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    Review of THE SERPENT AND THE ROSE by Kathleen Bryan


    Tor, March 2007

    Although the servants of the New God and the Lady appear to have vanquished their ancient enemy, the serpent of chaos, lost magic has a way of being rediscovered. Lady Averil, only heir to an aging Duke, has a vision of the King extending his own power and that of the serpent-god he worships throughout the land. Her aging father may stand against him, but can that be enough? When the Duke calls her from her lifelong exile in training with the Lady, Averil must return to a world grown dangerous indeed.

    Gereint never knew his father and his mother does everything she can to keep him from exploring the magic that flows so richly through him. But when a group of Knights of the Rose find shelter in his home during a storm, Gereint decides he can stay on the farm no longer and follows the Knights. The Knights, he knows, are all sons of noblemen while he is a bastard who doesn't even know his father, but surely they can point him to an order that will accept his kind. To his surprise, the Knights take him in--although there is plenty of resentment over his low birth and his age (at sixteen, he's far older than the normal postulant), he's allowed to train with them. It doesn't take long before he realizes that his magic is different from theirs. Could he be a part of the danger they're preparing to confront.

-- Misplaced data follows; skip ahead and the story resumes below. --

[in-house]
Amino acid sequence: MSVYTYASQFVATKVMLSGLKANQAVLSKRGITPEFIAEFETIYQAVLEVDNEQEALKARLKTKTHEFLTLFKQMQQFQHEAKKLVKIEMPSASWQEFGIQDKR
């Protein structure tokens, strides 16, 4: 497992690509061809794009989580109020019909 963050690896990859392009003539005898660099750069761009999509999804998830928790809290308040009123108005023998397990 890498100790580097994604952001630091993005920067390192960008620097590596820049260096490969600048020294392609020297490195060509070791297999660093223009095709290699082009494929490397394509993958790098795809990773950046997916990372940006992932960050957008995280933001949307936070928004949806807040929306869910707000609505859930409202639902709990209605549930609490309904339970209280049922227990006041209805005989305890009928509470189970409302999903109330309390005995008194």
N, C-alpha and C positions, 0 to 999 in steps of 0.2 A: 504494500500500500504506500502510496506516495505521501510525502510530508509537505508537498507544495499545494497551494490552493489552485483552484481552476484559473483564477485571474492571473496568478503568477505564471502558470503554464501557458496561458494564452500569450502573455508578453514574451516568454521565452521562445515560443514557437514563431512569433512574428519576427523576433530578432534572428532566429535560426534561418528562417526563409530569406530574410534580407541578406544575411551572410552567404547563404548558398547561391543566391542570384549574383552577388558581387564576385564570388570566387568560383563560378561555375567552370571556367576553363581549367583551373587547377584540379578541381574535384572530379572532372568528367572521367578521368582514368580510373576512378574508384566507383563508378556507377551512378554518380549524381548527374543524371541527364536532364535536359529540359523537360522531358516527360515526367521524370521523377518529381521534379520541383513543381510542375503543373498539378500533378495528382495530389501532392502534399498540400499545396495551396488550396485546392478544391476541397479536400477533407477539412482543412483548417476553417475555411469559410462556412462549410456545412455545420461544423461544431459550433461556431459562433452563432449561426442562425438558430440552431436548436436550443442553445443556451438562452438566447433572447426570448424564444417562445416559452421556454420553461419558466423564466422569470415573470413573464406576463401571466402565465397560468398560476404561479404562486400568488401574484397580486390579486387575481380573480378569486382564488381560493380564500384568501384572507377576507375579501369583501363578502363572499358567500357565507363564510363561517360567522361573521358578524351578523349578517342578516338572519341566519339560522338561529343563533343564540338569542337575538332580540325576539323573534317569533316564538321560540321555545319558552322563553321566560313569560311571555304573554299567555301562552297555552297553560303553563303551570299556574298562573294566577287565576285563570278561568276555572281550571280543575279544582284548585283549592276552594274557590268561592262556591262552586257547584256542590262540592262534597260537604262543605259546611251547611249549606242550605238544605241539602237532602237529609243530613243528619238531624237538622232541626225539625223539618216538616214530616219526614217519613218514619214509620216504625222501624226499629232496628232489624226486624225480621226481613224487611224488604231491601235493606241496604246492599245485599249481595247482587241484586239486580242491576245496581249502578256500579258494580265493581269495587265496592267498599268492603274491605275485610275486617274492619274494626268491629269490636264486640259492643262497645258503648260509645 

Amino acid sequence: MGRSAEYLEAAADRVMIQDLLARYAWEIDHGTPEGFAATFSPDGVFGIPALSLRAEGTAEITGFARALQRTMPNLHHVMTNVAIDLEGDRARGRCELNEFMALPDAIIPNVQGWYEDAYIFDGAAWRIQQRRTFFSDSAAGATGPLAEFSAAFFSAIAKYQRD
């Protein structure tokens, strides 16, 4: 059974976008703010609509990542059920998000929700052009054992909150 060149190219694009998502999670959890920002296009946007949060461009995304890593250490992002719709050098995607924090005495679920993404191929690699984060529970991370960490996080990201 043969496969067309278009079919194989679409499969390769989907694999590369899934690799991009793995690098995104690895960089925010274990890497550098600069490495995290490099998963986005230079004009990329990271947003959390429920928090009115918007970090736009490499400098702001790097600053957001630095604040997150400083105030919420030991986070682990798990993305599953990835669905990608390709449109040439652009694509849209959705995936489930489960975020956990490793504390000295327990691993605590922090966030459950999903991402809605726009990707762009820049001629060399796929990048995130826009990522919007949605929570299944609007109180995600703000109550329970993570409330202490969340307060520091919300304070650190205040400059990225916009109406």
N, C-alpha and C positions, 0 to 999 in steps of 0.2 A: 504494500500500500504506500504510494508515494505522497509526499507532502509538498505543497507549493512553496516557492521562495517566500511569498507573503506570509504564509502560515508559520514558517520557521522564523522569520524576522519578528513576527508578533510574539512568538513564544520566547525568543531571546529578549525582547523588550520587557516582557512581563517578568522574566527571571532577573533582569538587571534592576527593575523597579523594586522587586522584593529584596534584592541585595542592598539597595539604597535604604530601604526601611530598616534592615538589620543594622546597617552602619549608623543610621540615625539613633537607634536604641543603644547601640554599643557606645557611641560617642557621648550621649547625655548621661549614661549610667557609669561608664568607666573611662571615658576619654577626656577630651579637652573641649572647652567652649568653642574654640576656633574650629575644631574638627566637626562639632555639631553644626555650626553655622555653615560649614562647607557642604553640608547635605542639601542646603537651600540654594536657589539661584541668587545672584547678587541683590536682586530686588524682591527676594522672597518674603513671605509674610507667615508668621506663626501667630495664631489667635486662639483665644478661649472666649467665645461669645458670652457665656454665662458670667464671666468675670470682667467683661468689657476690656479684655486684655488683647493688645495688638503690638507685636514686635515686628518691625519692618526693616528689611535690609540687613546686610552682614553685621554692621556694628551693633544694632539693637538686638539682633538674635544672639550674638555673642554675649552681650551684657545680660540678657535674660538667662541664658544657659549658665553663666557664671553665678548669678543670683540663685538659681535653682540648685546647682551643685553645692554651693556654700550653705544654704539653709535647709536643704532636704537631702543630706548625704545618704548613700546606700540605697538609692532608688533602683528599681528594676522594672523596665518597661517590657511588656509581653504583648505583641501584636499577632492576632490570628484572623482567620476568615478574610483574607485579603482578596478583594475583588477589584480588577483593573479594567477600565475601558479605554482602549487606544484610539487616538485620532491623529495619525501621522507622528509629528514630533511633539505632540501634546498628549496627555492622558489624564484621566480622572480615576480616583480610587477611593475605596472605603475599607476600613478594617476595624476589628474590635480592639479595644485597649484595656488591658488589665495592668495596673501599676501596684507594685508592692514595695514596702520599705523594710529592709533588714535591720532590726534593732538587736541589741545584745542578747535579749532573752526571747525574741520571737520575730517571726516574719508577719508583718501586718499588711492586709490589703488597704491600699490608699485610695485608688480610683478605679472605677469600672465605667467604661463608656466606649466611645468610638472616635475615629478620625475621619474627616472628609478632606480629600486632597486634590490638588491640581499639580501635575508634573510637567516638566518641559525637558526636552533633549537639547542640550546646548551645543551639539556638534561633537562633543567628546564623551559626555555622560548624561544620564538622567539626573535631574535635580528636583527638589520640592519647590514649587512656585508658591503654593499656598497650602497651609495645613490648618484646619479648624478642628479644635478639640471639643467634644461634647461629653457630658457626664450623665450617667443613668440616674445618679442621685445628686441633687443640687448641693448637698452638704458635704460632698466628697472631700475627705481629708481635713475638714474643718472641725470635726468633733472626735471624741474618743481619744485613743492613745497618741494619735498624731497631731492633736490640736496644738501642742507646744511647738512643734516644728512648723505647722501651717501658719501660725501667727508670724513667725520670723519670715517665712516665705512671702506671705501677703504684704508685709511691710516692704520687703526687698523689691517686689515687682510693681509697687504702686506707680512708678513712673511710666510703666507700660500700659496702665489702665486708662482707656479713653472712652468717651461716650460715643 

Although Averil is bound, by tradition and law, to marry a noble, someone who can lead armies and bring wealth and power to her family, and although Gereint is the son of a peasant and an unknown father, the two bond--over their studies and over the strange magic that flows in the two of them--and seemingly nowhere else. But before they can get into too much trouble, the King strikes and Averil's dukedom is overrun by royal forces--and by followers of the ancient and supposedly destroyed serpent god.

    Author Kathleen Bryan creates an engaging story that combines fantasy adventure with traditional elements of romance. The magical system she creates, with magic being bound and focussed within worked glass, seems interesting and well thought out. The magical land has a real history and layers of magic that add to the reader's interest. Bryan is also capable wordsmith, making the story all the more engaging.

    With all that is going for it, I would have liked the story itself to be a bit more original. The fatherless peasant discovering vast but somehow forbidden powers, falling for the princess and somehow winning her affection, and the evil serpent-worshiping king all seemed a bit familiar--as if we've read this story before. Bryan is a strong enough writer to hold my interest as I read, but I couldn't help wishing she'd used some of that talent to take our characters in new directions.

    See more reviews of novels by Kathleen Bryan.

    Three Stars

    Reviewed 5/09/07

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